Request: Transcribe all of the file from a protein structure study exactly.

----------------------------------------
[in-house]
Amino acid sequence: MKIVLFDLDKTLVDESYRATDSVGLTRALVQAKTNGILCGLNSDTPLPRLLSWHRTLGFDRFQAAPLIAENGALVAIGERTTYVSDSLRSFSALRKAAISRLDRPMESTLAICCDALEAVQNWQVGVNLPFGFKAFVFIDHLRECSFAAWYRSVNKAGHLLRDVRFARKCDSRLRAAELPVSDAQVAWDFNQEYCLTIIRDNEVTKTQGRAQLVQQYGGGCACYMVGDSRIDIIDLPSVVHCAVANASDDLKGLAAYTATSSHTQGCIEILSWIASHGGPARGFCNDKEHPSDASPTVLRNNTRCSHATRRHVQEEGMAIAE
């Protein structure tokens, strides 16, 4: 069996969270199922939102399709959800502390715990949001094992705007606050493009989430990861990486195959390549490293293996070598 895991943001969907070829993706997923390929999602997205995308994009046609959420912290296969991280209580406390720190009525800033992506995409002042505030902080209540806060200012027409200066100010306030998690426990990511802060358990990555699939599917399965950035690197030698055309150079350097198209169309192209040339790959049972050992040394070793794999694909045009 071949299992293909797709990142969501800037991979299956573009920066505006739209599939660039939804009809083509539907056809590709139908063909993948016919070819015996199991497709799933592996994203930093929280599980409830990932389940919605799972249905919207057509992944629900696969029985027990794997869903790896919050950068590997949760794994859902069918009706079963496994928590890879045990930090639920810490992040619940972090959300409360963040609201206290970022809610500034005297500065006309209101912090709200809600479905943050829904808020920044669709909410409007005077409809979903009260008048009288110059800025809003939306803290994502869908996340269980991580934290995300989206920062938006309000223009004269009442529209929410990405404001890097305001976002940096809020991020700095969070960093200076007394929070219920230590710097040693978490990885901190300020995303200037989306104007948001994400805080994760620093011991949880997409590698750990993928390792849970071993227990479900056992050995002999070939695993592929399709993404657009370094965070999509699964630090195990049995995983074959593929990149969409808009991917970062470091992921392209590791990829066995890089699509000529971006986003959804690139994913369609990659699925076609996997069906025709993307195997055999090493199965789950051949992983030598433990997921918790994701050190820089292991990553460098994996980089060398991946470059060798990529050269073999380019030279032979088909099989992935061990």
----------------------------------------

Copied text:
[in-house]
Amino acid sequence: MKIVLFDLDKTLVDESYRATDSVGLTRALVQAKTNGILCGLNSDTPLPRLLSWHRTLGFDRFQAAPLIAENGALVAIGERTTYVSDSLRSFSALRKAAISRLDRPMESTLAICCDALEAVQNWQVGVNLPFGFKAFVFIDHLRECSFAAWYRSVNKAGHLLRDVRFARKCDSRLRAAELPVSDAQVAWDFNQEYCLTIIRDNEVTKTQGRAQLVQQYGGGCACYMVGDSRIDIIDLPSVVHCAVANASDDLKGLAAYTATSSHTQGCIEILSWIASHGGPARGFCNDKEHPSDASPTVLRNNTRCSHATRRHVQEEGMAIAE
């Protein structure tokens, strides 16, 4: 069996969270199922939102399709959800502390715990949001094992705007606050493009989430990861990486195959390549490293293996070598 895991943001969907070829993706997923390929999602997205995308994009046609959420912290296969991280209580406390720190009525800033992506995409002042505030902080209540806060200012027409200066100010306030998690426990990511802060358990990555699939599917399965950035690197030698055309150079350097198209169309192209040339790959049972050992040394070793794999694909045009 071949299992293909797709990142969501800037991979299956573009920066505006739209599939660039939804009809083509539907056809590709139908063909993948016919070819015996199991497709799933592996994203930093929280599980409830990932389940919605799972249905919207057509992944629900696969029985027990794997869903790896919050950068590997949760794994859902069918009706079963496994928590890879045990930090639920810490992040619940972090959300409360963040609201206290970022809610500034005297500065006309209101912090709200809600479905943050829904808020920044669709909410409007005077409809979903009260008048009288110059800025809003939306803290994502869908996340269980991580934290995300989206920062938006309000223009004269009442529209929410990405404001890097305001976002940096809020991020700095969070960093200076007394929070219920230590710097040693978490990885901190300020995303200037989306104007948001994400805080994760620093011991949880997409590698750990993928390792849970071993227990479900056992050995002999070939695993592929399709993404657009370094965070999509699964630090195990049995995983074959593929990149969409808009991917970062470091992921392209590791990829066995890089699509000529971006986003959804690139994913369609990659699925076609996997069906025709993307195997055999090493199965789950051949992983030598433990997921918790994701050190820089292991990553460098994996980089060398991946470059060798990529050269073999380019030279032979088909099989992935061990």